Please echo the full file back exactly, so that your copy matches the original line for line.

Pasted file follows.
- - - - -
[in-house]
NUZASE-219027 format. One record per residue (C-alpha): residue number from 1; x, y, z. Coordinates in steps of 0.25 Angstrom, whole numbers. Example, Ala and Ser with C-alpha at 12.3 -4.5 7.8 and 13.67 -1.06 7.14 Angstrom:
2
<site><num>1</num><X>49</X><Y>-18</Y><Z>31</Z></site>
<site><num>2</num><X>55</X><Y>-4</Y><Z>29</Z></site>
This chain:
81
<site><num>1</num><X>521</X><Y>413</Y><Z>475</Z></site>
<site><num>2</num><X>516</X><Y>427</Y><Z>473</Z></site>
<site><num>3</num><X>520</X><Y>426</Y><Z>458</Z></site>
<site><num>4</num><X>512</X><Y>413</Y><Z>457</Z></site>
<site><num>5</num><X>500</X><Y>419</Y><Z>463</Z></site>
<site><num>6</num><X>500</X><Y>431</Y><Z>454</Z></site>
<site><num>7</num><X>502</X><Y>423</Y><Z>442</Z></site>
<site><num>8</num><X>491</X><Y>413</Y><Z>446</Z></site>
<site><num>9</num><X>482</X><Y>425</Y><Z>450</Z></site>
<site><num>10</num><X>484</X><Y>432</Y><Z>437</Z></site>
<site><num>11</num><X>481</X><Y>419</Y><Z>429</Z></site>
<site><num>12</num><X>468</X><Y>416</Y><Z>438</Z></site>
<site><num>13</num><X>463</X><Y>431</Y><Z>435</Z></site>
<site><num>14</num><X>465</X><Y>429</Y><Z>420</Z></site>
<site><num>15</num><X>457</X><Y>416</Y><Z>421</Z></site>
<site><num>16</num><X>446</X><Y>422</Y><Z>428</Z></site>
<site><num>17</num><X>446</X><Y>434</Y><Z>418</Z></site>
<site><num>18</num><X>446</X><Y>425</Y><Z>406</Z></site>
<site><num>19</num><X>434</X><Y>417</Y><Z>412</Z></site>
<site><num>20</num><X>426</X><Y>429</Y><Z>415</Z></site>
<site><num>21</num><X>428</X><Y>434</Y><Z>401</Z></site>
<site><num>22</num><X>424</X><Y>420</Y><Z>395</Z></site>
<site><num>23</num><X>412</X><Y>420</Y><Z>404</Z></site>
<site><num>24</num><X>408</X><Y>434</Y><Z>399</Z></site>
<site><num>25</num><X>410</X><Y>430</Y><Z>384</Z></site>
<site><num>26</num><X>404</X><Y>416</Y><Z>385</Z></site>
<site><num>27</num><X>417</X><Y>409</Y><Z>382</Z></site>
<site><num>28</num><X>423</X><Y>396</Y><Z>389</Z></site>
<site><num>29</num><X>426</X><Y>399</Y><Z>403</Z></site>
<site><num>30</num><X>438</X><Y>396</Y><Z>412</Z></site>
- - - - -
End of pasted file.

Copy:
[in-house]
NUZASE-219027 format. One record per residue (C-alpha): residue number from 1; x, y, z. Coordinates in steps of 0.25 Angstrom, whole numbers. Example, Ala and Ser with C-alpha at 12.3 -4.5 7.8 and 13.67 -1.06 7.14 Angstrom:
2
<site><num>1</num><X>49</X><Y>-18</Y><Z>31</Z></site>
<site><num>2</num><X>55</X><Y>-4</Y><Z>29</Z></site>
This chain:
81
<site><num>1</num><X>521</X><Y>413</Y><Z>475</Z></site>
<site><num>2</num><X>516</X><Y>427</Y><Z>473</Z></site>
<site><num>3</num><X>520</X><Y>426</Y><Z>458</Z></site>
<site><num>4</num><X>512</X><Y>413</Y><Z>457</Z></site>
<site><num>5</num><X>500</X><Y>419</Y><Z>463</Z></site>
<site><num>6</num><X>500</X><Y>431</Y><Z>454</Z></site>
<site><num>7</num><X>502</X><Y>423</Y><Z>442</Z></site>
<site><num>8</num><X>491</X><Y>413</Y><Z>446</Z></site>
<site><num>9</num><X>482</X><Y>425</Y><Z>450</Z></site>
<site><num>10</num><X>484</X><Y>432</Y><Z>437</Z></site>
<site><num>11</num><X>481</X><Y>419</Y><Z>429</Z></site>
<site><num>12</num><X>468</X><Y>416</Y><Z>438</Z></site>
<site><num>13</num><X>463</X><Y>431</Y><Z>435</Z></site>
<site><num>14</num><X>465</X><Y>429</Y><Z>420</Z></site>
<site><num>15</num><X>457</X><Y>416</Y><Z>421</Z></site>
<site><num>16</num><X>446</X><Y>422</Y><Z>428</Z></site>
<site><num>17</num><X>446</X><Y>434</Y><Z>418</Z></site>
<site><num>18</num><X>446</X><Y>425</Y><Z>406</Z></site>
<site><num>19</num><X>434</X><Y>417</Y><Z>412</Z></site>
<site><num>20</num><X>426</X><Y>429</Y><Z>415</Z></site>
<site><num>21</num><X>428</X><Y>434</Y><Z>401</Z></site>
<site><num>22</num><X>424</X><Y>420</Y><Z>395</Z></site>
<site><num>23</num><X>412</X><Y>420</Y><Z>404</Z></site>
<site><num>24</num><X>408</X><Y>434</Y><Z>399</Z></site>
<site><num>25</num><X>410</X><Y>430</Y><Z>384</Z></site>
<site><num>26</num><X>404</X><Y>416</Y><Z>385</Z></site>
<site><num>27</num><X>417</X><Y>409</Y><Z>382</Z></site>
<site><num>28</num><X>423</X><Y>396</Y><Z>389</Z></site>
<site><num>29</num><X>426</X><Y>399</Y><Z>403</Z></site>
<site><num>30</num><X>438</X><Y>396</Y><Z>412</Z></site>